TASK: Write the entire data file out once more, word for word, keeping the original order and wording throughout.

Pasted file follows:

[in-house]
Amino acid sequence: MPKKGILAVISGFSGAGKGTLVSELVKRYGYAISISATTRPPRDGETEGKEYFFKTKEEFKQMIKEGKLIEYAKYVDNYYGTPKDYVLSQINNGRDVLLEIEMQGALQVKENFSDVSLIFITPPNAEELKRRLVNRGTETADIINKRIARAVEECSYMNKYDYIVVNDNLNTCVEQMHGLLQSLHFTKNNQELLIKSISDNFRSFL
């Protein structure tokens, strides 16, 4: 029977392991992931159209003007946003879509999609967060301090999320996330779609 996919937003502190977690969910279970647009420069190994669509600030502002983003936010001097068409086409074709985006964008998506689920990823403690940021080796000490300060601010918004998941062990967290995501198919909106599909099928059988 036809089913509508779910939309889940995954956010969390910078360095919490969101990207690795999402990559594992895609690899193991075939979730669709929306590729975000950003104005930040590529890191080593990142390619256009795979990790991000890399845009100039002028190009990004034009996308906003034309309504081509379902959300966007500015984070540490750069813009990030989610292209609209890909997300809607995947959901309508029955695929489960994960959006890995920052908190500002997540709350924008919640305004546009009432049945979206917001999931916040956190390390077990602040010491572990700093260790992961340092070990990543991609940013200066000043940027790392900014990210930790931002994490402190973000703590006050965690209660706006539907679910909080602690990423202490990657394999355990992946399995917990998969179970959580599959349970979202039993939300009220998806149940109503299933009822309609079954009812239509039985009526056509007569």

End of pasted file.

[in-house]
Amino acid sequence: MPKKGILAVISGFSGAGKGTLVSELVKRYGYAISISATTRPPRDGETEGKEYFFKTKEEFKQMIKEGKLIEYAKYVDNYYGTPKDYVLSQINNGRDVLLEIEMQGALQVKENFSDVSLIFITPPNAEELKRRLVNRGTETADIINKRIARAVEECSYMNKYDYIVVNDNLNTCVEQMHGLLQSLHFTKNNQELLIKSISDNFRSFL
């Protein structure tokens, strides 16, 4: 029977392991992931159209003007946003879509999609967060301090999320996330779609 996919937003502190977690969910279970647009420069190994669509600030502002983003936010001097068409086409074709985006964008998506689920990823403690940021080796000490300060601010918004998941062990967290995501198919909106599909099928059988 036809089913509508779910939309889940995954956010969390910078360095919490969101990207690795999402990559594992895609690899193991075939979730669709929306590729975000950003104005930040590529890191080593990142390619256009795979990790991000890399845009100039002028190009990004034009996308906003034309309504081509379902959300966007500015984070540490750069813009990030989610292209609209890909997300809607995947959901309508029955695929489960994960959006890995920052908190500002997540709350924008919640305004546009009432049945979206917001999931916040956190390390077990602040010491572990700093260790992961340092070990990543991609940013200066000043940027790392900014990210930790931002994490402190973000703590006050965690209660706006539907679910909080602690990423202490990657394999355990992946399995917990998969179970959580599959349970979202039993939300009220998806149940109503299933009822309609079954009812239509039985009526056509007569």